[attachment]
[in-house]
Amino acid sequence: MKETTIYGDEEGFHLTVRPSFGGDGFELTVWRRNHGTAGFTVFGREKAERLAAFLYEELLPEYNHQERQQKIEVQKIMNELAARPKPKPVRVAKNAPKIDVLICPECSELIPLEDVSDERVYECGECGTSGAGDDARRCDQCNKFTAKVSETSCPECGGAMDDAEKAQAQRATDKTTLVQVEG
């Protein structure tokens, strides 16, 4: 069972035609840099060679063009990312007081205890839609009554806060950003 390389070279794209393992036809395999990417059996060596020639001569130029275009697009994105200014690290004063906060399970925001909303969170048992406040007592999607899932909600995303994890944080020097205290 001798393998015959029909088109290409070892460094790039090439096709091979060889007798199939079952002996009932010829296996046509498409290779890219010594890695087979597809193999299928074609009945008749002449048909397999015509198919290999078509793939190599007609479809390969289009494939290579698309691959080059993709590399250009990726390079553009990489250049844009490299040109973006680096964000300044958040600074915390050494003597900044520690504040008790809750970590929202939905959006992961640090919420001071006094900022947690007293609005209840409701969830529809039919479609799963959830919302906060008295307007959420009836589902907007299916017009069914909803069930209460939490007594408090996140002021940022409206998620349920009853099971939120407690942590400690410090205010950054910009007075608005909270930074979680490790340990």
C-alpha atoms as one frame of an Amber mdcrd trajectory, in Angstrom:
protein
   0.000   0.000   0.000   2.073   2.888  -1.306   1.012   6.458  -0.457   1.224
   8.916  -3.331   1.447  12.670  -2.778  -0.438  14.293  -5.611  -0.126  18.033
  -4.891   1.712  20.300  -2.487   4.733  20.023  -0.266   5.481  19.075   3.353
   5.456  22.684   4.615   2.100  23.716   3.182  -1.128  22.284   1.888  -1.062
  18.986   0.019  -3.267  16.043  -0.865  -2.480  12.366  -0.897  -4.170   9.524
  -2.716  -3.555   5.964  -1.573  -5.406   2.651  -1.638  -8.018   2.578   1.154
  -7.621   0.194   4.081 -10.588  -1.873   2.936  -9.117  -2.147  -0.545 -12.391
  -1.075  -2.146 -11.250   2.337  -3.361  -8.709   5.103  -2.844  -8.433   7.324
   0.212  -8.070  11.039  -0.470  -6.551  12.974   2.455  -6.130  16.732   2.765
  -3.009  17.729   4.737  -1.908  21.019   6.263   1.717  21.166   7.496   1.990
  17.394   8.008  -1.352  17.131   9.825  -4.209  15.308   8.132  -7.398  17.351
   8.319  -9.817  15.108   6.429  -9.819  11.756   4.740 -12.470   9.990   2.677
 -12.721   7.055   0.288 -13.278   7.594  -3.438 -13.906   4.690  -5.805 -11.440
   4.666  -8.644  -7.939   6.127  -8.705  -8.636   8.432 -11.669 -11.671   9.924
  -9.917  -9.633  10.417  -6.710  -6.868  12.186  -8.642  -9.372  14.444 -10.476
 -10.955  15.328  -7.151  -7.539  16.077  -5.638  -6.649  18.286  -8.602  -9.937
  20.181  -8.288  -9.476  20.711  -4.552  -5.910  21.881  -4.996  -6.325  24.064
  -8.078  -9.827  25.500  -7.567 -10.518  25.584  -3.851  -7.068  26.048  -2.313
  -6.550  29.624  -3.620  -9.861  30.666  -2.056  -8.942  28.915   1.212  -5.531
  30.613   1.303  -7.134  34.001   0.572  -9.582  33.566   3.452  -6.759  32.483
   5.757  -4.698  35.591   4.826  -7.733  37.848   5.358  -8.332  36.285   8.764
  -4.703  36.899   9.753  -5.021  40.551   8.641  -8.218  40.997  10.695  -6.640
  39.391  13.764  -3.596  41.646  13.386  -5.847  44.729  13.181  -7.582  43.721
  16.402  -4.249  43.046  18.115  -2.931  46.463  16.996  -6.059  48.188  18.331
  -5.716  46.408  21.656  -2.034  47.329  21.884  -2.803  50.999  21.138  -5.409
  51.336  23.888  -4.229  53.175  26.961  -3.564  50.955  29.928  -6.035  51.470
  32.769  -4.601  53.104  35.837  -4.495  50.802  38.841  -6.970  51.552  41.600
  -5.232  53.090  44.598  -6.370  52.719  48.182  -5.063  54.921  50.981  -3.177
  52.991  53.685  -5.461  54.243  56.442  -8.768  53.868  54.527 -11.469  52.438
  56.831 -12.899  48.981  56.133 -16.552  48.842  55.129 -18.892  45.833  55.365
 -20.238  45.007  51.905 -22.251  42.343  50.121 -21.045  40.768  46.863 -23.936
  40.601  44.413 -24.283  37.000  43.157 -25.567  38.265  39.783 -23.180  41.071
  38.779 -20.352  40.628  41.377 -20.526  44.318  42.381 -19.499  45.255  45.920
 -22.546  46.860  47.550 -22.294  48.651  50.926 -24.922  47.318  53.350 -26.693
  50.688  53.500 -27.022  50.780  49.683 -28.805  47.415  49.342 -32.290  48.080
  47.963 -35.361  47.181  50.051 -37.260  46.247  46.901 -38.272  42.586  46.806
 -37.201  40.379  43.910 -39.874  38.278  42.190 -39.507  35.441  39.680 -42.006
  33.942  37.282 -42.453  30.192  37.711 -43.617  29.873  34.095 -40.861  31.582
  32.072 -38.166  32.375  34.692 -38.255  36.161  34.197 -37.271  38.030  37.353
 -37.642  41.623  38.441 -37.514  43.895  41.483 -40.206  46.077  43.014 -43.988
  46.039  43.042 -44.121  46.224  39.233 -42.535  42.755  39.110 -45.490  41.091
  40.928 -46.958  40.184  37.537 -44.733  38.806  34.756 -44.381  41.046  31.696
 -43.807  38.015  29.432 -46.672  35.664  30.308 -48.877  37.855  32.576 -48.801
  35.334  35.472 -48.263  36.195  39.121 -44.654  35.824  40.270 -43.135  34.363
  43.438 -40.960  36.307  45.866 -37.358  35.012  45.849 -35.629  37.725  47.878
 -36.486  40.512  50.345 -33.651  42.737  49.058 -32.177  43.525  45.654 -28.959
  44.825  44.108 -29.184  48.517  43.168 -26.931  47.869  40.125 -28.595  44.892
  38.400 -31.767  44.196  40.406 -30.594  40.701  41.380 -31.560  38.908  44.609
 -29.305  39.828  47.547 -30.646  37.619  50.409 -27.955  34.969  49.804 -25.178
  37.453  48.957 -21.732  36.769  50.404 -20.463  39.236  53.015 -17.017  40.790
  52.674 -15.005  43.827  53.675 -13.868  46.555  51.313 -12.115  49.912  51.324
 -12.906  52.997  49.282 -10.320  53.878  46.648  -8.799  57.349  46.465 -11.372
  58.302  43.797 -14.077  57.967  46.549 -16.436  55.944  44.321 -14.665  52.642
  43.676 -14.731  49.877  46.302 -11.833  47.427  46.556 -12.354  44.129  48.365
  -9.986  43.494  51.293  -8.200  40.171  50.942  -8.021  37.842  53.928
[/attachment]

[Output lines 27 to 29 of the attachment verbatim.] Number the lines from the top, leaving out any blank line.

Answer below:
  -4.703  36.899   9.753  -5.021  40.551   8.641  -8.218  40.997  10.695  -6.640
  39.391  13.764  -3.596  41.646  13.386  -5.847  44.729  13.181  -7.582  43.721
  16.402  -4.249  43.046  18.115  -2.931  46.463  16.996  -6.059  48.188  18.331